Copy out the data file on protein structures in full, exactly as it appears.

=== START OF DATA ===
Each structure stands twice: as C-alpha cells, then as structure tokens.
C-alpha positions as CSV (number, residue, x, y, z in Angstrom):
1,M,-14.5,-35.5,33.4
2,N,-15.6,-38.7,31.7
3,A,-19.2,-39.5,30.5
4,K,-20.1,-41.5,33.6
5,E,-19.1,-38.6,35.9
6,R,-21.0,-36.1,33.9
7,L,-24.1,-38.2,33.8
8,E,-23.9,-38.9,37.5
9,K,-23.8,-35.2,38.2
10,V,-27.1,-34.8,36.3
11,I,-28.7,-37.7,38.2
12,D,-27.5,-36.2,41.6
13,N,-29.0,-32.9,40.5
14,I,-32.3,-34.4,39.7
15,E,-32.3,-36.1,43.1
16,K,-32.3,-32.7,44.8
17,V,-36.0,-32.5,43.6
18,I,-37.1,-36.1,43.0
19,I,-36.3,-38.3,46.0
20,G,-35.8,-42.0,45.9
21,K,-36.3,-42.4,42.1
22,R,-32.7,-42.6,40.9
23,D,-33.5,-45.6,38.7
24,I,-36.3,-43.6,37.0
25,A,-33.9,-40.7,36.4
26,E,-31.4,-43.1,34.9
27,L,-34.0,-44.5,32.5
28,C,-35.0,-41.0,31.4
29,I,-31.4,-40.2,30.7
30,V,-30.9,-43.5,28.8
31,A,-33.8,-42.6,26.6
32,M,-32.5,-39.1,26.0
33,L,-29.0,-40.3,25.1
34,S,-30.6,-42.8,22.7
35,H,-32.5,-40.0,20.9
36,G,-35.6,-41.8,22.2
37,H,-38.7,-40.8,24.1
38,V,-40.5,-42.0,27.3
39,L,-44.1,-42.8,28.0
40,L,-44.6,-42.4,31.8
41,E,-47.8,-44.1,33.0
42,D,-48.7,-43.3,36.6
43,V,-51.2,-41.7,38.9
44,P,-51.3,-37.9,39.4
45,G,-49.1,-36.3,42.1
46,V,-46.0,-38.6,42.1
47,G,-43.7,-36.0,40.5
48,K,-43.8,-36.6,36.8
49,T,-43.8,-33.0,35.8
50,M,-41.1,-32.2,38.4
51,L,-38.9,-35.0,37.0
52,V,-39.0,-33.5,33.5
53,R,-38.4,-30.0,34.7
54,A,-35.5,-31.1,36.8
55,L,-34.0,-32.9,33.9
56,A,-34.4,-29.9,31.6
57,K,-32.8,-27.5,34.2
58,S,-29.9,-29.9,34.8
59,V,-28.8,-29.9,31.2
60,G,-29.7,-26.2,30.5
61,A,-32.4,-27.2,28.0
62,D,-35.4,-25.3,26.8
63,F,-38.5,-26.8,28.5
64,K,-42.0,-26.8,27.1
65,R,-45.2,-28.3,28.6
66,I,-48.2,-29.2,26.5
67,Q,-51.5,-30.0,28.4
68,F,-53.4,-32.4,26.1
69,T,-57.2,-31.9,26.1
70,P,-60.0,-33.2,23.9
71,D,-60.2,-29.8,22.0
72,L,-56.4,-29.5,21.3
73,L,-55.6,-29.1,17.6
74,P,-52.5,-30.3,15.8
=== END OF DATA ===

Each structure stands twice: as C-alpha cells, then as structure tokens.
C-alpha positions as CSV (number, residue, x, y, z in Angstrom):
1,M,-14.5,-35.5,33.4
2,N,-15.6,-38.7,31.7
3,A,-19.2,-39.5,30.5
4,K,-20.1,-41.5,33.6
5,E,-19.1,-38.6,35.9
6,R,-21.0,-36.1,33.9
7,L,-24.1,-38.2,33.8
8,E,-23.9,-38.9,37.5
9,K,-23.8,-35.2,38.2
10,V,-27.1,-34.8,36.3
11,I,-28.7,-37.7,38.2
12,D,-27.5,-36.2,41.6
13,N,-29.0,-32.9,40.5
14,I,-32.3,-34.4,39.7
15,E,-32.3,-36.1,43.1
16,K,-32.3,-32.7,44.8
17,V,-36.0,-32.5,43.6
18,I,-37.1,-36.1,43.0
19,I,-36.3,-38.3,46.0
20,G,-35.8,-42.0,45.9
21,K,-36.3,-42.4,42.1
22,R,-32.7,-42.6,40.9
23,D,-33.5,-45.6,38.7
24,I,-36.3,-43.6,37.0
25,A,-33.9,-40.7,36.4
26,E,-31.4,-43.1,34.9
27,L,-34.0,-44.5,32.5
28,C,-35.0,-41.0,31.4
29,I,-31.4,-40.2,30.7
30,V,-30.9,-43.5,28.8
31,A,-33.8,-42.6,26.6
32,M,-32.5,-39.1,26.0
33,L,-29.0,-40.3,25.1
34,S,-30.6,-42.8,22.7
35,H,-32.5,-40.0,20.9
36,G,-35.6,-41.8,22.2
37,H,-38.7,-40.8,24.1
38,V,-40.5,-42.0,27.3
39,L,-44.1,-42.8,28.0
40,L,-44.6,-42.4,31.8
41,E,-47.8,-44.1,33.0
42,D,-48.7,-43.3,36.6
43,V,-51.2,-41.7,38.9
44,P,-51.3,-37.9,39.4
45,G,-49.1,-36.3,42.1
46,V,-46.0,-38.6,42.1
47,G,-43.7,-36.0,40.5
48,K,-43.8,-36.6,36.8
49,T,-43.8,-33.0,35.8
50,M,-41.1,-32.2,38.4
51,L,-38.9,-35.0,37.0
52,V,-39.0,-33.5,33.5
53,R,-38.4,-30.0,34.7
54,A,-35.5,-31.1,36.8
55,L,-34.0,-32.9,33.9
56,A,-34.4,-29.9,31.6
57,K,-32.8,-27.5,34.2
58,S,-29.9,-29.9,34.8
59,V,-28.8,-29.9,31.2
60,G,-29.7,-26.2,30.5
61,A,-32.4,-27.2,28.0
62,D,-35.4,-25.3,26.8
63,F,-38.5,-26.8,28.5
64,K,-42.0,-26.8,27.1
65,R,-45.2,-28.3,28.6
66,I,-48.2,-29.2,26.5
67,Q,-51.5,-30.0,28.4
68,F,-53.4,-32.4,26.1
69,T,-57.2,-31.9,26.1
70,P,-60.0,-33.2,23.9
71,D,-60.2,-29.8,22.0
72,L,-56.4,-29.5,21.3
73,L,-55.6,-29.1,17.6
74,P,-52.5,-30.3,15.8